In Van Gaal’s midfield diamond the ‘number 10’ is essentially an attacker, with playmaking shared amongst three deeper midfielders. And while there is no denying that the Englishman sometimes slows down the play due to his lack of technique, he is prepared to run at his man and work hard for the team. Rooney offers an aerial target as well and his ability to play as a number nine opens up all kinds of interesting opportunities once he, Falcao and van Persie click. It seems that Kagawa had a home to return to and Mata didn’t.
Then there is Adnan Januzaj. His first start of the season ended disastrously, but then again few Reds left the Hawthorns with credit. It is also worth noting that only Rafael supported the Belgian regularly with Marouane Fellaini and Mata offering little in terms of ‘vertical’ support. Januzaj offers pace and, for now, his lack of playmaking maturity matters little in Van Gaal’s thinking. It could very well be that Januzaj, rather than Mata, is Rooney’s deputy at number 10 as the season progresses.
Yet Januzaj’s versatility is also worth considering. Van Gaal has often noted that Januzaj is one of his forwards. All signs point to the Dutchman trying to set up a fluid front three and the 19-year-old’s education as a ‘false nine’ in the reserves could come to feature heavily.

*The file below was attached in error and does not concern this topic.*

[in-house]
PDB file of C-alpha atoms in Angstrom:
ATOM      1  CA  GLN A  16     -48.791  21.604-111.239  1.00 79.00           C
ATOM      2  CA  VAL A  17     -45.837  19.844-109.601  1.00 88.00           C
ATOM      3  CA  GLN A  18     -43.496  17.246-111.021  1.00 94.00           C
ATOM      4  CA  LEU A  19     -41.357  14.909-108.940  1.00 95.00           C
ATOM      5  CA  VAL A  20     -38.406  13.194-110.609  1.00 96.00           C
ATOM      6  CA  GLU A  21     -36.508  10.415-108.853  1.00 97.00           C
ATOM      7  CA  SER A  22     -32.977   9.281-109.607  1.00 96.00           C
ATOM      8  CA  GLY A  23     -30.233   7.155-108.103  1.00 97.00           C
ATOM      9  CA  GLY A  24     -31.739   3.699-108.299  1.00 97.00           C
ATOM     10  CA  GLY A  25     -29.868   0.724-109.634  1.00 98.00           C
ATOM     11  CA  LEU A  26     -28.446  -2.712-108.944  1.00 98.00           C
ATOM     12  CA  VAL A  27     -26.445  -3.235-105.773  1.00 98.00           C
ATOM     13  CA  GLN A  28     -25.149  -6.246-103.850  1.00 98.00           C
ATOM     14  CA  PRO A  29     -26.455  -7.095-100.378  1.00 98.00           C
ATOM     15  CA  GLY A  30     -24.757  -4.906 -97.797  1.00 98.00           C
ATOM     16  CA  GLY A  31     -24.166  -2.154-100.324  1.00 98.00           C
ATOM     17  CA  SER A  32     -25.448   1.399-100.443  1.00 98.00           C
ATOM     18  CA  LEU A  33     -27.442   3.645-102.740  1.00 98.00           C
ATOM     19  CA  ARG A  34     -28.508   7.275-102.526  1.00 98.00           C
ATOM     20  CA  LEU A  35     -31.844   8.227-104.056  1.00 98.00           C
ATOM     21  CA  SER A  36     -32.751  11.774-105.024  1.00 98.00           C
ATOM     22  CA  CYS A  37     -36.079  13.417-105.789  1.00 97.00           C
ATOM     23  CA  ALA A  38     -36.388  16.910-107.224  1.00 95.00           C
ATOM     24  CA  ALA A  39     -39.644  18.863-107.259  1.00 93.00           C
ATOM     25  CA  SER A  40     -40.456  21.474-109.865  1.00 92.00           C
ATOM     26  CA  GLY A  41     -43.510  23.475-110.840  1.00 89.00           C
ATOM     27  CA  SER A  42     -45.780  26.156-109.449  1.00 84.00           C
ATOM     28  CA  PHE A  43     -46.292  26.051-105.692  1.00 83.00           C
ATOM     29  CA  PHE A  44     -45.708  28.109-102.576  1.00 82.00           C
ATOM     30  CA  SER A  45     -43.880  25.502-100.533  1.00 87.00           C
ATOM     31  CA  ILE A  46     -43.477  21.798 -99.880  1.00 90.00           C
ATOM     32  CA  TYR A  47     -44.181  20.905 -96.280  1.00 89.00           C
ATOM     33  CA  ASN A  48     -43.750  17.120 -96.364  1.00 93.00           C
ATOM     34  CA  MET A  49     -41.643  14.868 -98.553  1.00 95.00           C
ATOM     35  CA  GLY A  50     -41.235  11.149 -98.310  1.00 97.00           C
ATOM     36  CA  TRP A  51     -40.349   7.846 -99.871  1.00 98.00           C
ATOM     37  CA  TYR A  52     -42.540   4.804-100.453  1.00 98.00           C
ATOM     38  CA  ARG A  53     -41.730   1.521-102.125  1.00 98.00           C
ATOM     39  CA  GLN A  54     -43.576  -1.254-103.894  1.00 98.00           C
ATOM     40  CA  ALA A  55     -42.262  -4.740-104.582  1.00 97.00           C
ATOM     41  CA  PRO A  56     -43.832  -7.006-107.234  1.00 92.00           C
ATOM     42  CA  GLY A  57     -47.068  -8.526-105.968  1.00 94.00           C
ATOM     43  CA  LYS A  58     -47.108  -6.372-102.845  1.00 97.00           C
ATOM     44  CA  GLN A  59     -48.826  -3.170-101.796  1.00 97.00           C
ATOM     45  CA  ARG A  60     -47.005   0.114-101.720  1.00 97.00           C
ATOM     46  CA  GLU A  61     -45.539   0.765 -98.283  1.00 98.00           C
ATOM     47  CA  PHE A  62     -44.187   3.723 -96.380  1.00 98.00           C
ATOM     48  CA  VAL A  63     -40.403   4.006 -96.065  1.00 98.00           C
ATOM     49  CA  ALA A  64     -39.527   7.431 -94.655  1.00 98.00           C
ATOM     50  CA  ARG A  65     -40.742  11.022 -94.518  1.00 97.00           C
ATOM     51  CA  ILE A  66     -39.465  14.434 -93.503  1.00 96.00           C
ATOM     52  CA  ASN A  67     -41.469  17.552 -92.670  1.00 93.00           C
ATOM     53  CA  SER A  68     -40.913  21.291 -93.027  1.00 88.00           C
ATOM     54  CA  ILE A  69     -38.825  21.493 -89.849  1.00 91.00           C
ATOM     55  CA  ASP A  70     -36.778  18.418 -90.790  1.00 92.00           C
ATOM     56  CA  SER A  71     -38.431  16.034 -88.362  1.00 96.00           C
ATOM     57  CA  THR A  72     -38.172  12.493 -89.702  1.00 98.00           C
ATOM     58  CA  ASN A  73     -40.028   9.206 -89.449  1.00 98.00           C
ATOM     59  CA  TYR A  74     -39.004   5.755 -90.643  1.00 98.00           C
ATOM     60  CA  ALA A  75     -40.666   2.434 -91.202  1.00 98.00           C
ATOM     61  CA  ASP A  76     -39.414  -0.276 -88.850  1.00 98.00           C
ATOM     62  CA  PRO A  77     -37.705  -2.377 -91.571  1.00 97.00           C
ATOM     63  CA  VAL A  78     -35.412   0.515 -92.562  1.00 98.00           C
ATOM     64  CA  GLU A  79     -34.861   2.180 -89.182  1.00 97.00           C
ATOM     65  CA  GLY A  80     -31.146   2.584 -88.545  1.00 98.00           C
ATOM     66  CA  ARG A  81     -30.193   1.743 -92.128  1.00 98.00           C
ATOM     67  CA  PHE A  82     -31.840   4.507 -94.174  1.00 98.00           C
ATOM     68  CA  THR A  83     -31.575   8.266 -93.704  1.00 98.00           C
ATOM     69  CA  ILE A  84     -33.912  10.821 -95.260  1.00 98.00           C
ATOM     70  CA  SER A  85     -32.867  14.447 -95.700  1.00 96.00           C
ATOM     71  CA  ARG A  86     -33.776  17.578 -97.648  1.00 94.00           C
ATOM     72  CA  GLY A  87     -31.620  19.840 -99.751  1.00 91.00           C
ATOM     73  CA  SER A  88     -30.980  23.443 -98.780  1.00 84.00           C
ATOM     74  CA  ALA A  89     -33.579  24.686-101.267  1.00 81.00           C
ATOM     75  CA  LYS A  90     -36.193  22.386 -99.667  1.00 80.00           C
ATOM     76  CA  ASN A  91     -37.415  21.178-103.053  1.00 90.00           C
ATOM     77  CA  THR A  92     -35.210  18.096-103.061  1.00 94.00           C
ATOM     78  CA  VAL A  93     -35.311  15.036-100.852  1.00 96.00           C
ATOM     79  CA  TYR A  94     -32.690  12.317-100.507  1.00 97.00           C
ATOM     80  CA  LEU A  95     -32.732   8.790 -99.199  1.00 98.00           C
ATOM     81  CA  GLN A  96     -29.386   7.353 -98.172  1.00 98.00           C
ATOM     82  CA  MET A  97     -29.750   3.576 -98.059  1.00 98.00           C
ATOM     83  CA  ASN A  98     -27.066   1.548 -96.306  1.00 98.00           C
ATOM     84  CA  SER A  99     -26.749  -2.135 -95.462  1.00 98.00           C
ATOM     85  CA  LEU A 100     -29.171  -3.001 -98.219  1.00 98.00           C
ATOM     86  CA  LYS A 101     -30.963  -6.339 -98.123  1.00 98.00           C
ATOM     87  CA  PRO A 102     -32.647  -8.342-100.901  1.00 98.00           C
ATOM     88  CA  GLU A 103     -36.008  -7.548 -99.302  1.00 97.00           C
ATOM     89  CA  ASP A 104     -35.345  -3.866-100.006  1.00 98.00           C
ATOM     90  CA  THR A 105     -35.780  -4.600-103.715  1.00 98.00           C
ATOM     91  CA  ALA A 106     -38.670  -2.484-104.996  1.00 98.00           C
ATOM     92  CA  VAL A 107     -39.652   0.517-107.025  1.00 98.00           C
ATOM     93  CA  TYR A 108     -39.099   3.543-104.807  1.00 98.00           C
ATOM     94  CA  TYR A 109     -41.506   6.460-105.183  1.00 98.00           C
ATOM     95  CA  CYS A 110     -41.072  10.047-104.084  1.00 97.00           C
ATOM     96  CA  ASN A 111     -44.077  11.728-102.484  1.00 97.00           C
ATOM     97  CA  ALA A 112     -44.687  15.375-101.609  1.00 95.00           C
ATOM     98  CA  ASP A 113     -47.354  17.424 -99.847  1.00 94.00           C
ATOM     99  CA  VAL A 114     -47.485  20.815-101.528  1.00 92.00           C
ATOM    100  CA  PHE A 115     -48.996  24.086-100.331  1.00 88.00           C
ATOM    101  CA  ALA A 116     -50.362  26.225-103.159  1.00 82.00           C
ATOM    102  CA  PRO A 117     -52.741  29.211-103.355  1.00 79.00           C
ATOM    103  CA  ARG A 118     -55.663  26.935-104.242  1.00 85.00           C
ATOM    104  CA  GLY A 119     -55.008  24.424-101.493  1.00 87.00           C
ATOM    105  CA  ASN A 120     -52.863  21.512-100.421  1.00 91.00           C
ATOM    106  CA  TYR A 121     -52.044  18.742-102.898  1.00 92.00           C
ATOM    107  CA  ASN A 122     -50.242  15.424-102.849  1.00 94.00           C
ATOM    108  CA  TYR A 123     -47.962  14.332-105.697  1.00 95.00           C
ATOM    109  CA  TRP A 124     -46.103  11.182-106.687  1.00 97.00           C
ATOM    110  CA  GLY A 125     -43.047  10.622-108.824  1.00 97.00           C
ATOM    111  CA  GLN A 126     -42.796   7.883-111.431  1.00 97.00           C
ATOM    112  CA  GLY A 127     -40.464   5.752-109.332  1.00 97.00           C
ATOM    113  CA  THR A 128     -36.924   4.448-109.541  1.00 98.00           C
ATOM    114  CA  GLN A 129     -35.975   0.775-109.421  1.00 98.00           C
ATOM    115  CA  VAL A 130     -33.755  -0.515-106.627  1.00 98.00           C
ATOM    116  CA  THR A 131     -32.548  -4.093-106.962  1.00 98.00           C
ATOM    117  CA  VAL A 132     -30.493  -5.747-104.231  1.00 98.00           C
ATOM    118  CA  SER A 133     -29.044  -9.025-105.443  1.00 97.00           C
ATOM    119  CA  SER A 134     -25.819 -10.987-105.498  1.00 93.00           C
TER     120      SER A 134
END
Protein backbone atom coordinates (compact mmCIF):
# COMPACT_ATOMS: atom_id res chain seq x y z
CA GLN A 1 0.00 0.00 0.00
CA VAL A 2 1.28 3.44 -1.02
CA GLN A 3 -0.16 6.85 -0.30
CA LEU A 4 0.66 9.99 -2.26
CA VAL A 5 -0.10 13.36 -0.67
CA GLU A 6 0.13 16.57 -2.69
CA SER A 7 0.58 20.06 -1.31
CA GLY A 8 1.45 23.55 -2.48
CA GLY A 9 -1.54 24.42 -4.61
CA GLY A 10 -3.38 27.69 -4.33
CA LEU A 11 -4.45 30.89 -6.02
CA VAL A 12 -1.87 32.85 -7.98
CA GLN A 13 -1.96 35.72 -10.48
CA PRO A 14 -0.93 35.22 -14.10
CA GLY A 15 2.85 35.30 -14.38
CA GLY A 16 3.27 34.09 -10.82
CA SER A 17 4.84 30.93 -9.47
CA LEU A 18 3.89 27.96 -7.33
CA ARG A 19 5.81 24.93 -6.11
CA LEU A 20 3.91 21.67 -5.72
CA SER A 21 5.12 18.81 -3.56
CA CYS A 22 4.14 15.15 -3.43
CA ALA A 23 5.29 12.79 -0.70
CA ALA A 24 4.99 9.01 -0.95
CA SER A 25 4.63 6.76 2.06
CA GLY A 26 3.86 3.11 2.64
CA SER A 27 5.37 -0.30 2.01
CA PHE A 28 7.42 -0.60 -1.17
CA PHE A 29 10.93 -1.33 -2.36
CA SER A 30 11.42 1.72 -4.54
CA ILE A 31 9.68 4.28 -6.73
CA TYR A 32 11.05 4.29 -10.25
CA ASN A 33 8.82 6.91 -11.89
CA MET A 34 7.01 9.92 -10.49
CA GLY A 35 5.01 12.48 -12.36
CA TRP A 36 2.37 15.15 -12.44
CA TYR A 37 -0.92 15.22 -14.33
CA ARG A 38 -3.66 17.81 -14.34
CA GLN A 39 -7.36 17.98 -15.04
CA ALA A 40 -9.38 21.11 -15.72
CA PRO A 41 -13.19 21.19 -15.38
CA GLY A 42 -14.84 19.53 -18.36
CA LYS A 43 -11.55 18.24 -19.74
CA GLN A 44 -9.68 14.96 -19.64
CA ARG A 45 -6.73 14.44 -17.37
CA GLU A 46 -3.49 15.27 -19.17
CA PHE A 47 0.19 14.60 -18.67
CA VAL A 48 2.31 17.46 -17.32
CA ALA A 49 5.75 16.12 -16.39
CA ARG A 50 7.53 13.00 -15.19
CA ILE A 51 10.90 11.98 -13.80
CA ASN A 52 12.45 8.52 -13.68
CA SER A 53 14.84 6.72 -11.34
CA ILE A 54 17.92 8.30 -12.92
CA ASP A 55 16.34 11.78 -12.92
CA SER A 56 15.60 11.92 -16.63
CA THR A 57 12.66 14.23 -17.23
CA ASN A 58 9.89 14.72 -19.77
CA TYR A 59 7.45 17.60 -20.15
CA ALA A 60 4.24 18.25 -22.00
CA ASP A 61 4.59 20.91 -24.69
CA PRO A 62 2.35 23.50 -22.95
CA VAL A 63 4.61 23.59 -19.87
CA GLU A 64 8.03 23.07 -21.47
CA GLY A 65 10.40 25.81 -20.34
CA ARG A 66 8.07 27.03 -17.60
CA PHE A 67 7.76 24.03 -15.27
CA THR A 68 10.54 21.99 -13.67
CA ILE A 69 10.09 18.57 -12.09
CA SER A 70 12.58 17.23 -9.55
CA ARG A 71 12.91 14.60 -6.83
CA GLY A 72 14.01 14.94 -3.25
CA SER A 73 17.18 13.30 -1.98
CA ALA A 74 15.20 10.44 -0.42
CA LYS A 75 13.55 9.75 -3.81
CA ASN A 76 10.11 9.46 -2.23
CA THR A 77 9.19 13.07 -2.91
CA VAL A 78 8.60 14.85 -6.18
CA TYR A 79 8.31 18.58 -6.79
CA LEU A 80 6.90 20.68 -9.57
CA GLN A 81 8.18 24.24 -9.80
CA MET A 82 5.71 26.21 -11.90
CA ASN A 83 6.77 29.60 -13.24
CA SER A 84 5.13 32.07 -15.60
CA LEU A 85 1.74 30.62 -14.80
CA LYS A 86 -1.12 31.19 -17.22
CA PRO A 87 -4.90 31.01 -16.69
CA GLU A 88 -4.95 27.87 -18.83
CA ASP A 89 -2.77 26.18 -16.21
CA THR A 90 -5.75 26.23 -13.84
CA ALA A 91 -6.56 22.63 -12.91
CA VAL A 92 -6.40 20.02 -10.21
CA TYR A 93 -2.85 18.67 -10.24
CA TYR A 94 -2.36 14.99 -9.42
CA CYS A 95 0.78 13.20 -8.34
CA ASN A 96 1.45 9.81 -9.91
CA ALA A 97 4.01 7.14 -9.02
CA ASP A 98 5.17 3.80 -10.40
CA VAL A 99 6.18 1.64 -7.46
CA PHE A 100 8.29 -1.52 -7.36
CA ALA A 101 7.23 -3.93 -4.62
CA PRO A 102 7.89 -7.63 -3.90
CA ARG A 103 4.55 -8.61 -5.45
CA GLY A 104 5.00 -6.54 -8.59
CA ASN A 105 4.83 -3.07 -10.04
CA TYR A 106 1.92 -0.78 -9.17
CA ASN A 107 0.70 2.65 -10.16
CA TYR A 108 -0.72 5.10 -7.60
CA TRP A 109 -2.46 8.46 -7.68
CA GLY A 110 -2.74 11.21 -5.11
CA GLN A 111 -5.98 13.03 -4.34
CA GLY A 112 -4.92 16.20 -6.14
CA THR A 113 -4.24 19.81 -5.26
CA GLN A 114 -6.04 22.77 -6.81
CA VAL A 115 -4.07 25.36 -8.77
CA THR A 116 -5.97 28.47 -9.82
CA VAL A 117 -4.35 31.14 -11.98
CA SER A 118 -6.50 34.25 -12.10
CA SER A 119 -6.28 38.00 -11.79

Van Gaal has already abandoned the diamond for a 4-1-4-1 system against West Brom – the 4-4-2 diamond is very thin on the flanks after all. The former Bayern Munich coach is also, along with Sir Alex Ferguson and Rafa Benitez, one of pioneers of the 4-2-3-1 very much in vogue in the Premier League. The system he settles will say much about the roles of Mata, Rooney and Januzaj.
At Bayern, Van Gaal paired the physically robust Van Bommel with the more technical Bastian Schweinsteiger in central midfield. In Herrera, Michael Carrick, Daley Blind and Fellaini the new United manager can set up a variety of holding midfield combinations.
The 63-year-old’s deployment of the energetic Thomas Müller at Bayern might suggest Mata will struggle to fit in at United, but it puts Rooney and Herrera as prime candidates for a role at number 10. Januzaj, meanwhile, could also fulfil the roles played by Arjen Robben and Franc Ribéry should van Gaal return to his German system.
It is interesting that Van Gaal’s philosophy has become increasingly focused on the attacking third. Perhaps due to his successful counter-attacking side at AZ Alkmaar and with the Netherlands, he has developed an apprehension for opposition breaks and the manner in which United has conceded goals this season will be weighing heavily on his mind. It leads to the conclusion that Van Gaal is no longer a fan of stroking around passes in the attacking third – lest a lucky interception leads to concession of the ball. It is not a good observation is you are Mata.
It seems that in Van Gaal’s brain the number 10 is an attacker. Rooney is one and so is Januzaj; Mata is a midfielder and a patient, albeit highly creative, one at that. There is another left-field option though: given the Dutchman’s history, Mata might very well emerge this season as a number four. Schweinsteiger, after all, was a winger until he was 26.